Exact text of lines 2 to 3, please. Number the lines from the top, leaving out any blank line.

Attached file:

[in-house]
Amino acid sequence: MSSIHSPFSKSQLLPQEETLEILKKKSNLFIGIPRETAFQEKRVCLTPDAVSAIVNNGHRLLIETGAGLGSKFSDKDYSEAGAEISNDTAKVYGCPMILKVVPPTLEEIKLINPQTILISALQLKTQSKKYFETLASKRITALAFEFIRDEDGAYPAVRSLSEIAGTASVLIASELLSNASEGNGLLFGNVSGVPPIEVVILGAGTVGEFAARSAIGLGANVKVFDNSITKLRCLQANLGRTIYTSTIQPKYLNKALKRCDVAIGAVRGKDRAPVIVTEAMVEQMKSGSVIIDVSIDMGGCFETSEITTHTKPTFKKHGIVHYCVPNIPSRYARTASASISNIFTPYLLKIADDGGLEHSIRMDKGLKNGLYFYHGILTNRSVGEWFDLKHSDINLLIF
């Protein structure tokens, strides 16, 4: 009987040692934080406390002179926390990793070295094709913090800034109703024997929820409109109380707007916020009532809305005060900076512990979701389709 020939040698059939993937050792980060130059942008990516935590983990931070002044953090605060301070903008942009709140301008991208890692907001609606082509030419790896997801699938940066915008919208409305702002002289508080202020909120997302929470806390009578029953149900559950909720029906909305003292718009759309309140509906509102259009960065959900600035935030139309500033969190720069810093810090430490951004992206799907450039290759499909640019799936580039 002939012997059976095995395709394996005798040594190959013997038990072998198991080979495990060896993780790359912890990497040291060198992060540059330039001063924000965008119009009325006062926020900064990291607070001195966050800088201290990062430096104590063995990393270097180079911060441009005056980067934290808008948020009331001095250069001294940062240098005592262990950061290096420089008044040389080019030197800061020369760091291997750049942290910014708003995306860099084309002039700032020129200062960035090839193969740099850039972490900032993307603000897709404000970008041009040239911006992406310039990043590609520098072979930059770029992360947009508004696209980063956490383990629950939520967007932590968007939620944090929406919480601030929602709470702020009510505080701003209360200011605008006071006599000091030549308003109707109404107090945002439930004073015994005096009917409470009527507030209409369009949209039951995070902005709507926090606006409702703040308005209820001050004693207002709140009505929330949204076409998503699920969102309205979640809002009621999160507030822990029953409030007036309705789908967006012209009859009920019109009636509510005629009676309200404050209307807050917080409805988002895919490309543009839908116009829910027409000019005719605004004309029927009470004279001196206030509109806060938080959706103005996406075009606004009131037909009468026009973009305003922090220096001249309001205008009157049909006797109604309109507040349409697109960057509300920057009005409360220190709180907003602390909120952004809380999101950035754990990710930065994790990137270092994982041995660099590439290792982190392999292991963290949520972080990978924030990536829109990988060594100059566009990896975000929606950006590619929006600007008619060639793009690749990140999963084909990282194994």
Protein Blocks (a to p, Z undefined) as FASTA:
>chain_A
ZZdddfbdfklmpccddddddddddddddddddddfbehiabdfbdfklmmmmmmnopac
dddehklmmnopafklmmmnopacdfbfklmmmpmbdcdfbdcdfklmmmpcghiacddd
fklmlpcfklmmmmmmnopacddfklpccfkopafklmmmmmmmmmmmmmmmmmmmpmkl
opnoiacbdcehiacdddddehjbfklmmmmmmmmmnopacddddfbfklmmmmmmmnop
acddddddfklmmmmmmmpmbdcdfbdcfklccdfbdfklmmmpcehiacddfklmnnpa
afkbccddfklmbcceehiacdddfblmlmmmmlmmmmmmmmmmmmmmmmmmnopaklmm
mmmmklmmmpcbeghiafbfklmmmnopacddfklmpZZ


Amino acid sequence: MSSIHSPFSKSQLLPQEETLEILKKKSNLFIGIPRETAFQEKRVCLTPDAVSAIVNNGHRLLIETGAGLGSKFSDKDYSEAGAEISNDTAKVYGCPMILKVVPPTLEEIKLINPQTILISALQLKTQSKKYFETLASKRITALAFEFIRDEDGAYPAVRSLSEIAGTASVLIASELLSNASEGNGLLFGNVSGVPPIEVVILGAGTVGEFAARSAIGLGANVKVFDNSITKLRCLQANLGRTIYTSTIQPKYLNKALKRCDVAIGAVRGKDRAPVIVTEAMVEQMKSGSVIIDVSIDMGGCFETSEITTHTKPTFKKHGIVHYCVPNIPSRYARTASASISNIFTPYLLKIADDGGLEHSIRMDKGLKNGLYFYHGILTNRSVGEWFDLKHSDINLLIF
């Protein structure tokens, strides 16, 4: 009987040692934080406390002179926390990793070295094709913090800034109703024997929820409109109380707007916020009532809305005060900076512990979701389709 020939040698059939993937050792980060130059942008990516935590983990931070002044953090605060301070903008942009709140301008991208890692907001609606082509030419790896997801699938940066915008919208409305702002002289508080202020909120997302929470806390009578029953149900559950909720029906909305003292718009759309309140509906509102259009960065959900600035935030139309500033969190720069810093810090430490951004992206799907450039290759499909640019799936580039 002939012997059976095995395709394996005798040594190959013997038990072998198991080979495990060896993780790359912890990497040291060198992060540059330039001063924000965008119009009325006062926020900064990291607070001195966050800088201290990062430096104590063995990393270097180079911060441009005056980067934290808008948020009331001095250069001294940062240098005592262990950061290096420089008044040389080019030197800061020369760091291997750049942290910014708003995306860099084309002039700032020129200062960035090839193969740099850039972490900032993307603000897709404000970008041009040239911006992406310039990043590609520098072979930059770029992360947009508004696209980063956490383990629950939520967007932590968007939620944090929406919480601030929602709470702020009510505080701003209360200011605008006071006599000091030549308003109707109404107090945002439930004073015994005096009917409470009527507030209409369009949209039951995070902005709507926090606006409702703040308005209820001050004693207002709140009505929330949204076409998503699920969102309205979640809002009621999160507030822990029953409030007036309705789908967006012209009859009920019109009636509510005629009676309200404050209307807050917080409805988002895919490309543009839908116009829910027409000019005719605004004309029927009470004279001196206030509109806060938080959706103005996406075009606004009131037909009468026009973009305003922090220096001249309001205008009157049909006797109604309109507040349409697109960057509300920057009005409360220190709180907003602390909120952004809380999101950035754990990710930065994790990137270092994982041995660099590439290792982190392999292991963290949520972080990978924030990536829109990988060594100059566009990896975000929606950006590619929006600007008619060639793009690749990140999963084909990282194994």